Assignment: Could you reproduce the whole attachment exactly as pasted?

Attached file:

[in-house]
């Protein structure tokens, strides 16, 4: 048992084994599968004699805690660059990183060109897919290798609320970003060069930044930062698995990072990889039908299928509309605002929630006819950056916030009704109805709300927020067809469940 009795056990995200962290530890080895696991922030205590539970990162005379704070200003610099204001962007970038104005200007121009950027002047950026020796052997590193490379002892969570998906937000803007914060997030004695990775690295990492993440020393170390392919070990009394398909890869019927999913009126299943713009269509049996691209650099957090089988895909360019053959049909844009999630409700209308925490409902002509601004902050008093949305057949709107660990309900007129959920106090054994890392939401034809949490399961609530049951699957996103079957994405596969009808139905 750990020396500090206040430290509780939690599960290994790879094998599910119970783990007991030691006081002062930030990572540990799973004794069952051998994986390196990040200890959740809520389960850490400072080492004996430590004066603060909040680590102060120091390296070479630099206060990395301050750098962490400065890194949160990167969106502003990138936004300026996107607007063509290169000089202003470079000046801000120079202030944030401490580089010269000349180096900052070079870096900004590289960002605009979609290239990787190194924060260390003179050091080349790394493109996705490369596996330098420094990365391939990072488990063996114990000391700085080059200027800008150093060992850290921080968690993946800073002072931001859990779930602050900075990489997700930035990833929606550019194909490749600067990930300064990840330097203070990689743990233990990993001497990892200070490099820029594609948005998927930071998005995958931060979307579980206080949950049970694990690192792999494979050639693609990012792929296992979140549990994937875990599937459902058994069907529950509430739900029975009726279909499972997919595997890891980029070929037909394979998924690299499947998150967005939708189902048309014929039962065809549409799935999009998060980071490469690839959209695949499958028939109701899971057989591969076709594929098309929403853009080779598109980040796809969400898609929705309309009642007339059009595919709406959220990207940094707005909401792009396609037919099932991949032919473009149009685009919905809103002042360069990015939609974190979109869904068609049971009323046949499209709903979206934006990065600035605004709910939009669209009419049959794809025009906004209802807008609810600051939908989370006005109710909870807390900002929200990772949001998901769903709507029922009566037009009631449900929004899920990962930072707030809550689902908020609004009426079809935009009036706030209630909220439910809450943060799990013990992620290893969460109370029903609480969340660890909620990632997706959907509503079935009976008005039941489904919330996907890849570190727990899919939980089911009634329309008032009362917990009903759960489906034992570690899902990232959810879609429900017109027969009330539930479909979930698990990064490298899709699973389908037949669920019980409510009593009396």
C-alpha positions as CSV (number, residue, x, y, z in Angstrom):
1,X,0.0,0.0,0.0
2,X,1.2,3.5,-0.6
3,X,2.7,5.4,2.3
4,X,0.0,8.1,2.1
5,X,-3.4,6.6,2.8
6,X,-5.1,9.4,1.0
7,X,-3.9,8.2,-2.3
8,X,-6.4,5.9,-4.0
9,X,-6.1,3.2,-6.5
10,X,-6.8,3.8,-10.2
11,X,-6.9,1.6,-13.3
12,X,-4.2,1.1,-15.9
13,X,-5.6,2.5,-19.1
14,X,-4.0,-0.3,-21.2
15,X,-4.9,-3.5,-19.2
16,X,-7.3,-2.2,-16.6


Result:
[in-house]
């Protein structure tokens, strides 16, 4: 048992084994599968004699805690660059990183060109897919290798609320970003060069930044930062698995990072990889039908299928509309605002929630006819950056916030009704109805709300927020067809469940 009795056990995200962290530890080895696991922030205590539970990162005379704070200003610099204001962007970038104005200007121009950027002047950026020796052997590193490379002892969570998906937000803007914060997030004695990775690295990492993440020393170390392919070990009394398909890869019927999913009126299943713009269509049996691209650099957090089988895909360019053959049909844009999630409700209308925490409902002509601004902050008093949305057949709107660990309900007129959920106090054994890392939401034809949490399961609530049951699957996103079957994405596969009808139905 750990020396500090206040430290509780939690599960290994790879094998599910119970783990007991030691006081002062930030990572540990799973004794069952051998994986390196990040200890959740809520389960850490400072080492004996430590004066603060909040680590102060120091390296070479630099206060990395301050750098962490400065890194949160990167969106502003990138936004300026996107607007063509290169000089202003470079000046801000120079202030944030401490580089010269000349180096900052070079870096900004590289960002605009979609290239990787190194924060260390003179050091080349790394493109996705490369596996330098420094990365391939990072488990063996114990000391700085080059200027800008150093060992850290921080968690993946800073002072931001859990779930602050900075990489997700930035990833929606550019194909490749600067990930300064990840330097203070990689743990233990990993001497990892200070490099820029594609948005998927930071998005995958931060979307579980206080949950049970694990690192792999494979050639693609990012792929296992979140549990994937875990599937459902058994069907529950509430739900029975009726279909499972997919595997890891980029070929037909394979998924690299499947998150967005939708189902048309014929039962065809549409799935999009998060980071490469690839959209695949499958028939109701899971057989591969076709594929098309929403853009080779598109980040796809969400898609929705309309009642007339059009595919709406959220990207940094707005909401792009396609037919099932991949032919473009149009685009919905809103002042360069990015939609974190979109869904068609049971009323046949499209709903979206934006990065600035605004709910939009669209009419049959794809025009906004209802807008609810600051939908989370006005109710909870807390900002929200990772949001998901769903709507029922009566037009009631449900929004899920990962930072707030809550689902908020609004009426079809935009009036706030209630909220439910809450943060799990013990992620290893969460109370029903609480969340660890909620990632997706959907509503079935009976008005039941489904919330996907890849570190727990899919939980089911009634329309008032009362917990009903759960489906034992570690899902990232959810879609429900017109027969009330539930479909979930698990990064490298899709699973389908037949669920019980409510009593009396």
C-alpha positions as CSV (number, residue, x, y, z in Angstrom):
1,X,0.0,0.0,0.0
2,X,1.2,3.5,-0.6
3,X,2.7,5.4,2.3
4,X,0.0,8.1,2.1
5,X,-3.4,6.6,2.8
6,X,-5.1,9.4,1.0
7,X,-3.9,8.2,-2.3
8,X,-6.4,5.9,-4.0
9,X,-6.1,3.2,-6.5
10,X,-6.8,3.8,-10.2
11,X,-6.9,1.6,-13.3
12,X,-4.2,1.1,-15.9
13,X,-5.6,2.5,-19.1
14,X,-4.0,-0.3,-21.2
15,X,-4.9,-3.5,-19.2
16,X,-7.3,-2.2,-16.6